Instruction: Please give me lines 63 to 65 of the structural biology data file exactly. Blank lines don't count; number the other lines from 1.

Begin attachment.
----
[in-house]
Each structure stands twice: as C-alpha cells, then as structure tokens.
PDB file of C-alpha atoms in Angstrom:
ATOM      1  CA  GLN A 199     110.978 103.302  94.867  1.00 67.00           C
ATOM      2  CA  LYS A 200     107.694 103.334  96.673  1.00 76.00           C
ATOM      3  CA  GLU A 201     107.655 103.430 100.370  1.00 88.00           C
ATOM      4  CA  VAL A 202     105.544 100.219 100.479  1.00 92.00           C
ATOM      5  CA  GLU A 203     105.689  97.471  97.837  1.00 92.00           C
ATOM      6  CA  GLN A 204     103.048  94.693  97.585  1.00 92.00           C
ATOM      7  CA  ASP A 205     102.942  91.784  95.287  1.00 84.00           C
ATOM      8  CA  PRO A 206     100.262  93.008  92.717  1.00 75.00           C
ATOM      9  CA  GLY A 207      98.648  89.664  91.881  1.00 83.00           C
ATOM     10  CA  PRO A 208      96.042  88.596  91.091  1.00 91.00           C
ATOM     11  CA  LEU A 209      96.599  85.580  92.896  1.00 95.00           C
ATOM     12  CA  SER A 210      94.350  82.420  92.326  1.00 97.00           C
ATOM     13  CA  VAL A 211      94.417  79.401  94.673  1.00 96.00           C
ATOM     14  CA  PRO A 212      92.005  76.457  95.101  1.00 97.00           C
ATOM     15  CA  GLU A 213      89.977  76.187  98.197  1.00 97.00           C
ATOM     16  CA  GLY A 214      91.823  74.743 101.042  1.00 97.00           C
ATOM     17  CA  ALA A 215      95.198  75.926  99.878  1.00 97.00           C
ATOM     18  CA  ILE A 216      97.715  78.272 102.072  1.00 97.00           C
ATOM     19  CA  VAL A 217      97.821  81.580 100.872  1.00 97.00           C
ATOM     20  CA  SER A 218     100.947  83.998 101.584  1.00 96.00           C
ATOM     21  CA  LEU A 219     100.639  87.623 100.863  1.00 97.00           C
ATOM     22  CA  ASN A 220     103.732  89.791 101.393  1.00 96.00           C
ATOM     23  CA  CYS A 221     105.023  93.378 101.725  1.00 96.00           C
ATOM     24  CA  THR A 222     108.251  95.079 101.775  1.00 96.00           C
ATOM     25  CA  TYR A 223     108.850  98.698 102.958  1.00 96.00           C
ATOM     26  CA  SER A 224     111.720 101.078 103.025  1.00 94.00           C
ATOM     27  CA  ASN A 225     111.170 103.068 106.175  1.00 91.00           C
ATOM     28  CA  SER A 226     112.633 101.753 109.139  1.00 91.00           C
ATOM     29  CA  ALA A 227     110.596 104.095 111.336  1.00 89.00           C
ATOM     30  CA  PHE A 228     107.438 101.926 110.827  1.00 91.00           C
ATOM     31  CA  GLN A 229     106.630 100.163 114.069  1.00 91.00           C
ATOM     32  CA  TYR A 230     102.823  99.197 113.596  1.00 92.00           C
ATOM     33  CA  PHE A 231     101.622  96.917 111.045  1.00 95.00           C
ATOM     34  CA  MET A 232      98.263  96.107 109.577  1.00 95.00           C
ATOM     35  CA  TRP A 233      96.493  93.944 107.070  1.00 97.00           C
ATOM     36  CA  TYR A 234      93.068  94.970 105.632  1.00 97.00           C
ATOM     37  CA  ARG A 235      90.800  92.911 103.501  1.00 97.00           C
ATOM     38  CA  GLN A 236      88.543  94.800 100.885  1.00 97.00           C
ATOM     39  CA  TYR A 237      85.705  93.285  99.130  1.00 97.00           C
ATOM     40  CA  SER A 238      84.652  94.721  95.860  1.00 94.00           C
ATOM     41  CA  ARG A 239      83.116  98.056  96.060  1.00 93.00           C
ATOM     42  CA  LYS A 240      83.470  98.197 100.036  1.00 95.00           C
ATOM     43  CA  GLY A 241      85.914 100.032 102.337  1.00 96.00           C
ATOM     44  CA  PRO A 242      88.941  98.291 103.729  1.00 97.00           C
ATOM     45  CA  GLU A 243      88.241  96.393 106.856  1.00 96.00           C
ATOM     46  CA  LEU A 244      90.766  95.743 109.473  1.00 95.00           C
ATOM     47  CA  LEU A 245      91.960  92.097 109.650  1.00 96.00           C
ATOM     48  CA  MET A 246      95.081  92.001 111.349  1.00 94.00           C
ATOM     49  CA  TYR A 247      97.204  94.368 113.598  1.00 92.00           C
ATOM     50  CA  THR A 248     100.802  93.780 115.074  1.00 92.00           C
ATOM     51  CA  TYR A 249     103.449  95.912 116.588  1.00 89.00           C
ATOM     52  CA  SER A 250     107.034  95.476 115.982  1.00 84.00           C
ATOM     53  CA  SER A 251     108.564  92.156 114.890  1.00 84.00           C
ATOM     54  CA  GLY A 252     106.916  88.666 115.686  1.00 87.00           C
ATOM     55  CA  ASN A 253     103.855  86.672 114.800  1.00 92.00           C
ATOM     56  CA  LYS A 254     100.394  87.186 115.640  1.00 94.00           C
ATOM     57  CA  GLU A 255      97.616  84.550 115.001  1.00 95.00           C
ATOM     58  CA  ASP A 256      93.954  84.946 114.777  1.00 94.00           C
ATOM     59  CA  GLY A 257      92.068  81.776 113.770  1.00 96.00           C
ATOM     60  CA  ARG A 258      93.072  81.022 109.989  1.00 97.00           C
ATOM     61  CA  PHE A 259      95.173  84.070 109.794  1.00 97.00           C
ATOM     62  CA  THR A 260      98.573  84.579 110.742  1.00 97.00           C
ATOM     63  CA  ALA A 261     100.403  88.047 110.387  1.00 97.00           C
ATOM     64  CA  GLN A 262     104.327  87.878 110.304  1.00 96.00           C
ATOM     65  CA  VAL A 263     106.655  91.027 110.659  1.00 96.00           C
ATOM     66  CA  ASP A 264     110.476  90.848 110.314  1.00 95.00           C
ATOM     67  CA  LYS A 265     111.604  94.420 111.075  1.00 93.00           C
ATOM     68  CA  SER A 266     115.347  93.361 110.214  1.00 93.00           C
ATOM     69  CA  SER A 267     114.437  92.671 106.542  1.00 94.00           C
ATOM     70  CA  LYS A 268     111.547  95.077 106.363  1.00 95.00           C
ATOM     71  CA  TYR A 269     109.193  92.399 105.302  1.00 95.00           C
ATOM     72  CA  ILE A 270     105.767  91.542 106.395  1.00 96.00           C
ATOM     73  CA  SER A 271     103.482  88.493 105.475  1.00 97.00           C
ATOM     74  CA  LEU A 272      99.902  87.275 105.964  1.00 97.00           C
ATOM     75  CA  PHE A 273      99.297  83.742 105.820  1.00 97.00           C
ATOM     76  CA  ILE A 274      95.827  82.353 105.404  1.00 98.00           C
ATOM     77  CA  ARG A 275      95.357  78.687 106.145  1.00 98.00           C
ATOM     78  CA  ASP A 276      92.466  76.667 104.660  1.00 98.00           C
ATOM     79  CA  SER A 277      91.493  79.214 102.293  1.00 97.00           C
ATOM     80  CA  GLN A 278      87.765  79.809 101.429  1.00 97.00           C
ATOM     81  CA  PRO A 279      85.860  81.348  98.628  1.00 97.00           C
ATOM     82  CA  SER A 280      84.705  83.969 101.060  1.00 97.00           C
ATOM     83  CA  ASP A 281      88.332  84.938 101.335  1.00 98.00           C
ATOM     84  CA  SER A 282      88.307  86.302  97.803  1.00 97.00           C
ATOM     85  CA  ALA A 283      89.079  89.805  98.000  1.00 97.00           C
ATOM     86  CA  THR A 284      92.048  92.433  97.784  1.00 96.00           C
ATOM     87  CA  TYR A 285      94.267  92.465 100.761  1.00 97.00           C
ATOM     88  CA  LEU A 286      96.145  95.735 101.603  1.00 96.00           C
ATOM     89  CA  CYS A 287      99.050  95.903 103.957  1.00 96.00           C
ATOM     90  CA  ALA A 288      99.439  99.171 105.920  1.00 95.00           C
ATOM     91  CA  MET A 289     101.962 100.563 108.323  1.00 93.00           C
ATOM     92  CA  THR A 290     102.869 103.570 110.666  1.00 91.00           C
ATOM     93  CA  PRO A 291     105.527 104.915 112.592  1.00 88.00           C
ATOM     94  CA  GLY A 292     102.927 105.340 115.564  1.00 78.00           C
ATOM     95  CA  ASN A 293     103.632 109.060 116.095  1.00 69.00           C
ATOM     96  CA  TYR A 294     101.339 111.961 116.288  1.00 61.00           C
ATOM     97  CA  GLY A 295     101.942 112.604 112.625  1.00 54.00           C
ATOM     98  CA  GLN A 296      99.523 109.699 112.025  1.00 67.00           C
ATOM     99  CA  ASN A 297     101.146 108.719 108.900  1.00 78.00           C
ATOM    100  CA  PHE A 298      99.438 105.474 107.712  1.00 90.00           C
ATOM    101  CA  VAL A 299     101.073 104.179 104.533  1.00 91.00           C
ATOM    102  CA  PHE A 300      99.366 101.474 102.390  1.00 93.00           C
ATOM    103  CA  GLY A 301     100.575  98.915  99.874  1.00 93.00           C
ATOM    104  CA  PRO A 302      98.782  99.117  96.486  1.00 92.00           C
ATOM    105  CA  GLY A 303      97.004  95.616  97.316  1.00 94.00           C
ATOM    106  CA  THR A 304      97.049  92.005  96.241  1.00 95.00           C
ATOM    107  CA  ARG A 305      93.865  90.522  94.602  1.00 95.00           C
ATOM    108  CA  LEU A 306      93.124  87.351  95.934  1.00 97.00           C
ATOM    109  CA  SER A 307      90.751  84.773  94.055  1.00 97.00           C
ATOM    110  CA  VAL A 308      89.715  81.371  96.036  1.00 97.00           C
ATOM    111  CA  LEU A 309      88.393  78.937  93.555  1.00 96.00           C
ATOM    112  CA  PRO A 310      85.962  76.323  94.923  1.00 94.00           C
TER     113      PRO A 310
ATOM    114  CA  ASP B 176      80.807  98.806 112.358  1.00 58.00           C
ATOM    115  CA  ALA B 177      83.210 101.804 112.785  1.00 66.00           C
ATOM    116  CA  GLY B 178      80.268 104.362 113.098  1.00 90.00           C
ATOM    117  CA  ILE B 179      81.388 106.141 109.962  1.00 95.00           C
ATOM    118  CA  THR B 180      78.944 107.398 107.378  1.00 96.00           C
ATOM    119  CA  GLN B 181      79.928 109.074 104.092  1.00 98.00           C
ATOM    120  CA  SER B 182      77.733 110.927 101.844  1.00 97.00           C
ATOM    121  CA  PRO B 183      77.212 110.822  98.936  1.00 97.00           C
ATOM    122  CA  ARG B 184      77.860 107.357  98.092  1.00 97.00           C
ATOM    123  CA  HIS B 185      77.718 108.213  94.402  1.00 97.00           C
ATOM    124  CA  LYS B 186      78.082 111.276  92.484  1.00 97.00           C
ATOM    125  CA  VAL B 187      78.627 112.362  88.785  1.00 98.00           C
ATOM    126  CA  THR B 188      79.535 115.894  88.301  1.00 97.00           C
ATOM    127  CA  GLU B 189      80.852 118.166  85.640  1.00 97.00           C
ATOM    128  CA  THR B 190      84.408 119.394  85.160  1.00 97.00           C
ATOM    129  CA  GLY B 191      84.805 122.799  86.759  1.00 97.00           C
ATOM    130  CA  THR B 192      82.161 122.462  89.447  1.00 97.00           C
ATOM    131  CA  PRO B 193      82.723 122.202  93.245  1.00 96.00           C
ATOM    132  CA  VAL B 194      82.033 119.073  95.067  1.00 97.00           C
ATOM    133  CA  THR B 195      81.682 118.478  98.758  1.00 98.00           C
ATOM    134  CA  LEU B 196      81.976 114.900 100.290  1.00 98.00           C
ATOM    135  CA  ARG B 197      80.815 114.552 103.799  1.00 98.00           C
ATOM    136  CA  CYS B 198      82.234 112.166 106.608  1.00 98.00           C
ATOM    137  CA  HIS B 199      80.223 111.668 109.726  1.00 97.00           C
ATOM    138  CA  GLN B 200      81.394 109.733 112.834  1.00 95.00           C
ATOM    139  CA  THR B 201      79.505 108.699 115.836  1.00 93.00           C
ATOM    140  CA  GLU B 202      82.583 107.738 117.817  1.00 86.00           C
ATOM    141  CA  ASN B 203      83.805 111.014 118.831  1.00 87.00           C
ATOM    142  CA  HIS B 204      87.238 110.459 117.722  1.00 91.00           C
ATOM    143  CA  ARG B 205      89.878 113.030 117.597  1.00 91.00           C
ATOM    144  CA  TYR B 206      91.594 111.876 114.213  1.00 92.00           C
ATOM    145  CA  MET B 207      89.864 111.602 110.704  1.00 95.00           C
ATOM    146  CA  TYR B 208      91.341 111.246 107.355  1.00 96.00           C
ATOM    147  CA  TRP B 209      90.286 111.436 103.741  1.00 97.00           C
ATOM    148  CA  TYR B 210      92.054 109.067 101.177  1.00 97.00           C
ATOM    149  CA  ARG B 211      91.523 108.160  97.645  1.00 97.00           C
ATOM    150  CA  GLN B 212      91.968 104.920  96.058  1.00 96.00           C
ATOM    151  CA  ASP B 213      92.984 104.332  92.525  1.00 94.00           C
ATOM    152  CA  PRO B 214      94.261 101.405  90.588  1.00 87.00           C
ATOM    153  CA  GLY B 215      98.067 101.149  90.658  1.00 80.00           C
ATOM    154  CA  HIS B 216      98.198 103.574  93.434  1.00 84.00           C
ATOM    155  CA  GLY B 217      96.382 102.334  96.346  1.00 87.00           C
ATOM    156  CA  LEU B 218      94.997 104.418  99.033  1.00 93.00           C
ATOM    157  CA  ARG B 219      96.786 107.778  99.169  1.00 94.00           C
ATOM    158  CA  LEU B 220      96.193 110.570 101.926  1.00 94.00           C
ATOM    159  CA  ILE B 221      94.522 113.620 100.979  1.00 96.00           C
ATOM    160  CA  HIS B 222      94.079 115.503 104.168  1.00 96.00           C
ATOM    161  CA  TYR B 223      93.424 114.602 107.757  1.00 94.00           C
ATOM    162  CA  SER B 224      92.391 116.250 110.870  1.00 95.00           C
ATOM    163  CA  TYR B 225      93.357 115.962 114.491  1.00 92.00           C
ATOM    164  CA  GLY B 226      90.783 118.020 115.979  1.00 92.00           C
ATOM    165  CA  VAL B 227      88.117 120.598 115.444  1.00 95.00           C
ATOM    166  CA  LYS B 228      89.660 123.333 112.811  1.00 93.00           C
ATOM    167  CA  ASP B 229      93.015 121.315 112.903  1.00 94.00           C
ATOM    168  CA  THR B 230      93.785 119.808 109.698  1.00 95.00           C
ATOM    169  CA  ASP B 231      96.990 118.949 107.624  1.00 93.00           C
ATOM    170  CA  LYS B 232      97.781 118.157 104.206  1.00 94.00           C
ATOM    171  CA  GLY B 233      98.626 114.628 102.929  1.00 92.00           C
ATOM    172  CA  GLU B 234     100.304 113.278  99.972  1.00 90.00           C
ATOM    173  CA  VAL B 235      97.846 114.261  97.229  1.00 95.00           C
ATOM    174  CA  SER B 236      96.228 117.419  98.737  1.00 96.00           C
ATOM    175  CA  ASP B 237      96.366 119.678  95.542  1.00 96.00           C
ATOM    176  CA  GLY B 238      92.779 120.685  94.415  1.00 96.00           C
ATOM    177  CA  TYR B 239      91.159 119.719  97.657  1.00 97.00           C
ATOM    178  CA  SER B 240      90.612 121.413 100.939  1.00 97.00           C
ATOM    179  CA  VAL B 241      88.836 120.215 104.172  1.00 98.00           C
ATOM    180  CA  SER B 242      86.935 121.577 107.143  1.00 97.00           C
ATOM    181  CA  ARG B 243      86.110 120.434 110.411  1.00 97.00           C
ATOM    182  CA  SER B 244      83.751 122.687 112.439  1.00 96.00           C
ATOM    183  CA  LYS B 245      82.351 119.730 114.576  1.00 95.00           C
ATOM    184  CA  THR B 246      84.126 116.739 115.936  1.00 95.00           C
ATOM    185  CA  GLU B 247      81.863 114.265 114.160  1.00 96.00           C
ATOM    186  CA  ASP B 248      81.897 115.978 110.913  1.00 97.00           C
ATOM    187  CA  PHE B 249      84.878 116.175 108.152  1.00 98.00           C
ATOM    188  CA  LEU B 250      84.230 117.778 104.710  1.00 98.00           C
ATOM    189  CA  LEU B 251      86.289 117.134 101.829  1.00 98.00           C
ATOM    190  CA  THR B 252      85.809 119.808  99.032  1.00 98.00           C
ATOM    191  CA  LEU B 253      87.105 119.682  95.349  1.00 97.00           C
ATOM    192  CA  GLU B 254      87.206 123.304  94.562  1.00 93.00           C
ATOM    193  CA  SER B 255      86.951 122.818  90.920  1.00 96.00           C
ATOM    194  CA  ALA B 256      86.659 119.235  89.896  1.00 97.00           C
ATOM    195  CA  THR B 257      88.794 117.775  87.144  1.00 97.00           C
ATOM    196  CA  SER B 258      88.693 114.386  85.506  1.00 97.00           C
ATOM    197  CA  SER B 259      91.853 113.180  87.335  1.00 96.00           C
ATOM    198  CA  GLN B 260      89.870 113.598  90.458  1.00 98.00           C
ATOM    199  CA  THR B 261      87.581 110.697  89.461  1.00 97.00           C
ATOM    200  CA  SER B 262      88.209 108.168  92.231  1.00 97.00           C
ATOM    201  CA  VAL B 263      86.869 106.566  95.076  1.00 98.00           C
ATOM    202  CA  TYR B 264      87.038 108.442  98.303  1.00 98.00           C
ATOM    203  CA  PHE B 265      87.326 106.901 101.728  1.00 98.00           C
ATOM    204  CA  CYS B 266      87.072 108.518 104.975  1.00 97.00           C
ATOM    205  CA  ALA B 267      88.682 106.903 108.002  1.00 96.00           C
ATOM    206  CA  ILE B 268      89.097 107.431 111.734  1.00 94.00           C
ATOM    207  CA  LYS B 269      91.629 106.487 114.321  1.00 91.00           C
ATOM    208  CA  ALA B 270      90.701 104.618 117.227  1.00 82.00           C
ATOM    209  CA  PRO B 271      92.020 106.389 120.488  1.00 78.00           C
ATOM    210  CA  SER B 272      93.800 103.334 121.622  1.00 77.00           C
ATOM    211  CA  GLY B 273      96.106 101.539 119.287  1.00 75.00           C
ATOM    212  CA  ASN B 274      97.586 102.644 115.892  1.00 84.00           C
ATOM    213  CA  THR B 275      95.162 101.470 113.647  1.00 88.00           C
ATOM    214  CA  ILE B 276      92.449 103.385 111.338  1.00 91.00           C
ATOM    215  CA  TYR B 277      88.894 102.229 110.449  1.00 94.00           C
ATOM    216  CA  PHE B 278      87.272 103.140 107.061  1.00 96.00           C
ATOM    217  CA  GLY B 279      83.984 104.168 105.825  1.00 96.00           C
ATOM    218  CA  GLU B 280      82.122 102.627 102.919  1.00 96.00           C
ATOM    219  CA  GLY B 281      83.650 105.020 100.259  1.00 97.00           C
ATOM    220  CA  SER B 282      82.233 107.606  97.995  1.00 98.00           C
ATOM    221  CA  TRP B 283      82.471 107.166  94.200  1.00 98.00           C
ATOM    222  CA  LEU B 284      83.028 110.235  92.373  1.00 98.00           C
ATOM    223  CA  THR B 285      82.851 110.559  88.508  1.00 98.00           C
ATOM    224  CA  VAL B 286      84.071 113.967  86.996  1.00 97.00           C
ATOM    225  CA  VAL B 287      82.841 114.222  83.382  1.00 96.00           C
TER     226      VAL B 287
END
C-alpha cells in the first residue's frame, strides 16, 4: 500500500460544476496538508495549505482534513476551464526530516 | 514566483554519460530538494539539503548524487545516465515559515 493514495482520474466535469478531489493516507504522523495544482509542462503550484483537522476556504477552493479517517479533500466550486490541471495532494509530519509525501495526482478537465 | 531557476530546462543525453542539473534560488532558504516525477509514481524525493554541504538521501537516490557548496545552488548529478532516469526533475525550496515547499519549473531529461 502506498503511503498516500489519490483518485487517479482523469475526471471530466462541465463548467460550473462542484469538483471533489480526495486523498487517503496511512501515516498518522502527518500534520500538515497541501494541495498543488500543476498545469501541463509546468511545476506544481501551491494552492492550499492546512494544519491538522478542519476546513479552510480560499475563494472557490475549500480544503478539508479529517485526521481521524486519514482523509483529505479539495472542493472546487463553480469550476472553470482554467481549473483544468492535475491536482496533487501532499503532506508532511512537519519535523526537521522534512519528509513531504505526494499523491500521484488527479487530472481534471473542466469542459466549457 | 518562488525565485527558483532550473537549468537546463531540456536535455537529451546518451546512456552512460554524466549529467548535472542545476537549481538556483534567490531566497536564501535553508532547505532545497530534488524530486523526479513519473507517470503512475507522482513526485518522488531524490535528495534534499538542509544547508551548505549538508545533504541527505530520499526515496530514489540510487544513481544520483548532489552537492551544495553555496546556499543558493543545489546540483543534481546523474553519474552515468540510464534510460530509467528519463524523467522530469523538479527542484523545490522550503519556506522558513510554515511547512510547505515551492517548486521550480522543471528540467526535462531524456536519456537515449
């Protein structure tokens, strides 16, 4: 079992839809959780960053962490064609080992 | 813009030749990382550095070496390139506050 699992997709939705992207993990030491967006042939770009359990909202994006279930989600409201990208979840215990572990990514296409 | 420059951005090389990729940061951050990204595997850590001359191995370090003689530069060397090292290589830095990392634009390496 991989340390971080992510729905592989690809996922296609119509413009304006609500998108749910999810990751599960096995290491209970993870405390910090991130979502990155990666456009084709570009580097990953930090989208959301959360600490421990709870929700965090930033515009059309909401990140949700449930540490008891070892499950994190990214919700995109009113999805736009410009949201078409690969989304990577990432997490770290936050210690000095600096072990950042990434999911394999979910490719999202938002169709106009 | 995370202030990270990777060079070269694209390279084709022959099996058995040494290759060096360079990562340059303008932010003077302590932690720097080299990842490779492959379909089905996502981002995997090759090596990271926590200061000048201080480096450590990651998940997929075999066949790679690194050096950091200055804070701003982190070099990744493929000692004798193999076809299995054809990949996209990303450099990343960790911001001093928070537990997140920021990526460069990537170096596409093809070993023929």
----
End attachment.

ATOM     60  CA  ARG A 258      93.072  81.022 109.989  1.00 97.00           C
ATOM     61  CA  PHE A 259      95.173  84.070 109.794  1.00 97.00           C
ATOM     62  CA  THR A 260      98.573  84.579 110.742  1.00 97.00           C